Property Matters – State Offices

by AfraRaymond

The PM’s address to the nation on the evening of 29 December 2015 was an official announcement as to the need for shared sacrifice and reduced State expenditure to tackle the decline in our collective fortunes. I also took particular note of the statement by new Central Bank Governor, Dr Alvin Hillaire, during his first meeting with the media on 31 December 2015 – “…I won’t distance myself from the recession statement. The situation is serious and demands attention…“. Dr Hillaire was of course referring to the 4 December disclosure of a recession by his predecessor, Jwala Rambarran.

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7 Comments on “Property Matters – State Offices”

  1. David January 8, 2016 at 6:17 AM #

    VIDEO: 2015 Year In Review on 107.7 FM

    by AfraRaymond

    Brunch at 107.7 with Rennie Bishop featuring; Dr. Winford James, Lecturer at the University of the West Indies, St Augustine Industry Higher Education Sunity Maharaj, media consultant and managing director of the Lloyd Best Institute of the West Indies. Afra Raymond Chartered Surveyor, Past President: Joint Consultative Council for the Construction Rhoda Bharath Lecturer – […]

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  2. Well Well & Consequences2 January 8, 2016 at 7:27 AM #

    The severe drop in oil prices will have an equally severe recessionary effect on countries that produce oil on a smaller scale. Canada’s dollar refuses to stop dropping, everything is up in the air for those countries and they are desperately trying not crash.


  3. lawson January 8, 2016 at 10:55 AM #

    Well Well Canada is not dead yet, why do you think Germany and Canada etc are bringing in refugees…from some great feeling of moral duty…hardly as the dollar crashes we need people who will work for less, and replace our high priced retiring population , since oil is tanking ,manufacturing will have to pick up the slack, and it needs people to produce it but it cant compete with a strong dollar and somebody has to keep our pensions intact.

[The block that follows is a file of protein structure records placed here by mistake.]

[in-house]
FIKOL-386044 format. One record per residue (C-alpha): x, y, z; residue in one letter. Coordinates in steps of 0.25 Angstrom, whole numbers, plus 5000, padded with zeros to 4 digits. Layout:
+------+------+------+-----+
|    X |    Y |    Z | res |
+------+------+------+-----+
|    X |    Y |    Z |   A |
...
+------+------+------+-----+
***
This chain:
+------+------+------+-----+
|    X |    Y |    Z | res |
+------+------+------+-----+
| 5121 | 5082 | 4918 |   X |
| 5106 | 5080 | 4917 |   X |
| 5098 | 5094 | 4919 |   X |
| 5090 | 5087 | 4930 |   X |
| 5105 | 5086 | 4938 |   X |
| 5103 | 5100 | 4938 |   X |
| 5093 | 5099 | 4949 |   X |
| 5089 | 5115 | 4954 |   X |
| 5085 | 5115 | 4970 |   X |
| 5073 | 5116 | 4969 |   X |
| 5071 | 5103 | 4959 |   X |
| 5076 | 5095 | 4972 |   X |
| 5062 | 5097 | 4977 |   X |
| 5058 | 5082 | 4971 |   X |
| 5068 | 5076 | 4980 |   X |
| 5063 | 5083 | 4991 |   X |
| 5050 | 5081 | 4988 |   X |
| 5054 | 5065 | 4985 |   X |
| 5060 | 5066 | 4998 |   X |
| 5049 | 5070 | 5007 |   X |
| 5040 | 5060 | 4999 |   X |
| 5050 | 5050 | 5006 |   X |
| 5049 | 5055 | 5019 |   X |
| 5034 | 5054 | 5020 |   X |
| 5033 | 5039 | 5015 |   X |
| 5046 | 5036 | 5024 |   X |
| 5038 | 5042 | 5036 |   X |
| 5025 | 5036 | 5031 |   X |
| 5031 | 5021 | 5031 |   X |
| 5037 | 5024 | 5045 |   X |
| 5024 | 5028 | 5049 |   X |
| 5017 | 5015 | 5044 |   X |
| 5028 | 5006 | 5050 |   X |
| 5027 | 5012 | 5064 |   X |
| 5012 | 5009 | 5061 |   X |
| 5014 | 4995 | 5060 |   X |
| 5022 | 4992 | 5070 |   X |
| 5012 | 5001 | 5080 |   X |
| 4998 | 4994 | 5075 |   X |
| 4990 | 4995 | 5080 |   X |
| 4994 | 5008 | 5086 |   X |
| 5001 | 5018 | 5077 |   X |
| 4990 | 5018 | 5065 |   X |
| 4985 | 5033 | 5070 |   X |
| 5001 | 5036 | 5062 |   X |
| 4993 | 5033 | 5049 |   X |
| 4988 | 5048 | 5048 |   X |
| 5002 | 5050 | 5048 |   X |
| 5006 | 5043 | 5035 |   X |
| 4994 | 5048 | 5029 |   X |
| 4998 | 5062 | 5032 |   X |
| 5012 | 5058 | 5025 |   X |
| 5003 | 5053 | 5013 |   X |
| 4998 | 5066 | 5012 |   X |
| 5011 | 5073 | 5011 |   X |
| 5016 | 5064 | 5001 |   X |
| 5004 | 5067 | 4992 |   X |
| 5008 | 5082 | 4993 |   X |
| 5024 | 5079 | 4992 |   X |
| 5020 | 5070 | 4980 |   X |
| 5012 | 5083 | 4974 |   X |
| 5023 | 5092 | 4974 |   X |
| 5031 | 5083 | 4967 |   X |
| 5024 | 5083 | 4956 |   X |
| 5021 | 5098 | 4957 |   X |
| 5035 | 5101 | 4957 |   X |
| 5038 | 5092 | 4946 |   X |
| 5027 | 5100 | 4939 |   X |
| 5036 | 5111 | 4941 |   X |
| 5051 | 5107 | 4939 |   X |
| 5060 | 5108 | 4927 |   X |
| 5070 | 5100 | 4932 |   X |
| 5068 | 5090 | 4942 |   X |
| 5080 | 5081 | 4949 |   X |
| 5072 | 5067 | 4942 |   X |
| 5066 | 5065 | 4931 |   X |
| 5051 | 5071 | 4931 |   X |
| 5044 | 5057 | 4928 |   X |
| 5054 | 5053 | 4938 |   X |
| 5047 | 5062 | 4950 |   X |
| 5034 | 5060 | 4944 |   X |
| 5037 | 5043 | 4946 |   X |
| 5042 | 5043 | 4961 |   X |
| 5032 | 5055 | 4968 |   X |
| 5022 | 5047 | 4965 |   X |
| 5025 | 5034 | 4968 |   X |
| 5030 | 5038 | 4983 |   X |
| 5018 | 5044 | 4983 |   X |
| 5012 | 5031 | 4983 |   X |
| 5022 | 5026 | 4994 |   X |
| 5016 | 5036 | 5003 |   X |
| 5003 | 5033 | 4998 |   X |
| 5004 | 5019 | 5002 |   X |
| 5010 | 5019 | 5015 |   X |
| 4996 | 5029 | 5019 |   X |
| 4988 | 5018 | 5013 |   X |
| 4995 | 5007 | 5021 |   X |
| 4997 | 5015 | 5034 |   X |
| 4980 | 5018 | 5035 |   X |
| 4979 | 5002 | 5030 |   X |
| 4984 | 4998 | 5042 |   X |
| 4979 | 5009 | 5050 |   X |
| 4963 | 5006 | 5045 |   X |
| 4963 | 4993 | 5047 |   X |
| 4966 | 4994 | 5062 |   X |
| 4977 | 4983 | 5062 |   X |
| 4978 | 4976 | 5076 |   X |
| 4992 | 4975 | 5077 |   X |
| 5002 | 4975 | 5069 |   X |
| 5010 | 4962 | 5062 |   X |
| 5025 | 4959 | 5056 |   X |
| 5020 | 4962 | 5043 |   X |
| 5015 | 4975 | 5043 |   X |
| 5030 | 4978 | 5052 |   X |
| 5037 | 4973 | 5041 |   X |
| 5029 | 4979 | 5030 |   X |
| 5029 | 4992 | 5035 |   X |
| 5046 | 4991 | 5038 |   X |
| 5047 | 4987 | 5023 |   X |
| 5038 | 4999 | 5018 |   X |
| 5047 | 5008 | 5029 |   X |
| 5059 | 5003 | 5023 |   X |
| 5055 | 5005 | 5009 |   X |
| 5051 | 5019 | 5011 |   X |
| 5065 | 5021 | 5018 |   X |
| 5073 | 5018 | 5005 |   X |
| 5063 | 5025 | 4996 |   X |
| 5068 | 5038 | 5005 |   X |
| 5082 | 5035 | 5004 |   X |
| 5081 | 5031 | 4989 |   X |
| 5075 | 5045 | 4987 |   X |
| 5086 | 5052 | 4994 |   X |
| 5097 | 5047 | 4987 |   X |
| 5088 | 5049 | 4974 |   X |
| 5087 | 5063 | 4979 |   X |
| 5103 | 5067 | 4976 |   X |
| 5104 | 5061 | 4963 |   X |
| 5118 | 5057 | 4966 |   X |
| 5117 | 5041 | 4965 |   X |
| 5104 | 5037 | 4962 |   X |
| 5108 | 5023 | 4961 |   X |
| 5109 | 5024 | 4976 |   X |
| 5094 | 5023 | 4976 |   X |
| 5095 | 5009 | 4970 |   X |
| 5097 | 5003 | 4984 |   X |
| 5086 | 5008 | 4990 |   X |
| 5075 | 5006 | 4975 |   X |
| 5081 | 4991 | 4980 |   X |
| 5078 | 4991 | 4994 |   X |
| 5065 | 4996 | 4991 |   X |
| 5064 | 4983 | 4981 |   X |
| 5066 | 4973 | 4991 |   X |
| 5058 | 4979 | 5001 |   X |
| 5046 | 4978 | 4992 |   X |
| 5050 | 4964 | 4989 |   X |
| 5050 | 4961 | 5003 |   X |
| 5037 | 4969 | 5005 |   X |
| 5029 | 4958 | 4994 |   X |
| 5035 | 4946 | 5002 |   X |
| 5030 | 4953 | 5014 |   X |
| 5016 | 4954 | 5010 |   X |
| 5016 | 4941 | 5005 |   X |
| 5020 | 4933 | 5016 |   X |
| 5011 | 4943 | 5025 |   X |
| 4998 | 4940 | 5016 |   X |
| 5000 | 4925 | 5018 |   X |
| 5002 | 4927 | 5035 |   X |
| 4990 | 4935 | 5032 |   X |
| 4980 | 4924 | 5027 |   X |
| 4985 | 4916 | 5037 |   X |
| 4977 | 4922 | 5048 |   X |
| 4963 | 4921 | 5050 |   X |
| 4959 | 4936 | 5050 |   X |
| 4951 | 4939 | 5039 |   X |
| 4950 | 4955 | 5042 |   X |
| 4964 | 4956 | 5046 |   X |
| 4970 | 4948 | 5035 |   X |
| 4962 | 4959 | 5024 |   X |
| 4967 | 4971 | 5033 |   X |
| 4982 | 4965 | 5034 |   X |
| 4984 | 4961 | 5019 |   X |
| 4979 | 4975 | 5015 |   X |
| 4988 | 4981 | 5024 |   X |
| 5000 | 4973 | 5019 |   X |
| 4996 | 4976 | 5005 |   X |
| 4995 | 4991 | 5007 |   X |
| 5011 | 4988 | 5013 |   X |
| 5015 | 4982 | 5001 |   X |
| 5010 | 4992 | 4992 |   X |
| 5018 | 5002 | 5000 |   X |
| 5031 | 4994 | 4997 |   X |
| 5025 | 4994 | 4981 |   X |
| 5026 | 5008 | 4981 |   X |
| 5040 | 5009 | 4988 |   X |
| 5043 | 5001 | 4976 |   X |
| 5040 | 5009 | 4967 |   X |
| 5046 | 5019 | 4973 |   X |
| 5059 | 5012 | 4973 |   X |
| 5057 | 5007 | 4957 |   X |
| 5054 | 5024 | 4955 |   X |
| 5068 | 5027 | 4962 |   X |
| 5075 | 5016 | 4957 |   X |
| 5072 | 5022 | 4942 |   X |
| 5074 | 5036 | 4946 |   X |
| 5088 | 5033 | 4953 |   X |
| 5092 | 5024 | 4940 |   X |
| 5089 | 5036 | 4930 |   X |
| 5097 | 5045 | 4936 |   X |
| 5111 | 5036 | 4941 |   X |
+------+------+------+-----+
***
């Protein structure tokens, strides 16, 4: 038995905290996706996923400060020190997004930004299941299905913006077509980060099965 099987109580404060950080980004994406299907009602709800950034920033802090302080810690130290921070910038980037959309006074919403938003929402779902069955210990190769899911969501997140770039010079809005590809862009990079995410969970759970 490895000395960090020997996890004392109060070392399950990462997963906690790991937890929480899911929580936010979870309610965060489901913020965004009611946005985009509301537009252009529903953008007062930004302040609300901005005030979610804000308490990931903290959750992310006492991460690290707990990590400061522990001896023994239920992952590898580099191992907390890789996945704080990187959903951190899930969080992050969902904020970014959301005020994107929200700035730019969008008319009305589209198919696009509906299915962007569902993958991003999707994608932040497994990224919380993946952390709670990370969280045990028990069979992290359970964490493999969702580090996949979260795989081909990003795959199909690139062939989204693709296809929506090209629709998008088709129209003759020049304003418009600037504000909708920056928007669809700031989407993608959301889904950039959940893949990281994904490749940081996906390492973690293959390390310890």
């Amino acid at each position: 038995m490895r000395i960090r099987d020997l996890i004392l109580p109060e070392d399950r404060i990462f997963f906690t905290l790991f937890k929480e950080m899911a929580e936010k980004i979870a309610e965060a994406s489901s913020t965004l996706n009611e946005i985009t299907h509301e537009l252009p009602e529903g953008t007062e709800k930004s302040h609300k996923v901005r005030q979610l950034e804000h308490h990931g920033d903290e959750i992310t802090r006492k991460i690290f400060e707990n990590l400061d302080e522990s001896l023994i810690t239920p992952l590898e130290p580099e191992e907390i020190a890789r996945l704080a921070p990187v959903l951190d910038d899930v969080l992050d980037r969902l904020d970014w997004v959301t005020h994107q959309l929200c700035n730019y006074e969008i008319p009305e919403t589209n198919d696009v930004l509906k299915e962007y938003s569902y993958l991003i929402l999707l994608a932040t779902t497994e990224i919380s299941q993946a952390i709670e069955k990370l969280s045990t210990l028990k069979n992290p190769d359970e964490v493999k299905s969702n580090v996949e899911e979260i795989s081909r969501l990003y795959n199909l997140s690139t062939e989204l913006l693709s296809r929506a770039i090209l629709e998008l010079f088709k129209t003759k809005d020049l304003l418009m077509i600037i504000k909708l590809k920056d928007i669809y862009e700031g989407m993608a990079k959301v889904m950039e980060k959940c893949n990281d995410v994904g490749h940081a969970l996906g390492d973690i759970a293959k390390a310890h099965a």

4. Well Well & Consequences2 January 8, 2016 at 2:01 PM #

    Lawson…I know Canadians will not sit idly by, their politicians are not Bajan remember, and allow the country to sink without using their alternatives, neither will the US… just a little pissed that the dollar is now 70 cents to the US and I have some interest, if it falls below 70 cents, other arrangements will have to be made. That is an inconvenience. Hoping it drops no further.


  5. David January 8, 2016 at 4:06 PM #

    One cannot help but marvel at the wanton waste of public funds by Caribbean governments. Is there hope to see better in our life time?


  6. Green Monkey January 9, 2016 at 6:39 AM #

    Well Well & Consequences2 wrote:

    The severe drop in oil prices will have an equally severe recessionary effect on countries that produce oil on a smaller scale. Canada’s dollar refuses to stop dropping, everything is up in the air for those countries and they are desperately trying not crash.

    US based actuary Gail Tverberg explains in her blog, Our Finite World, the effect of low oil prices on world economies (and warns of even lower oil prices to come as crude oil storage facilities could soon run out of space to store the unsold oil) :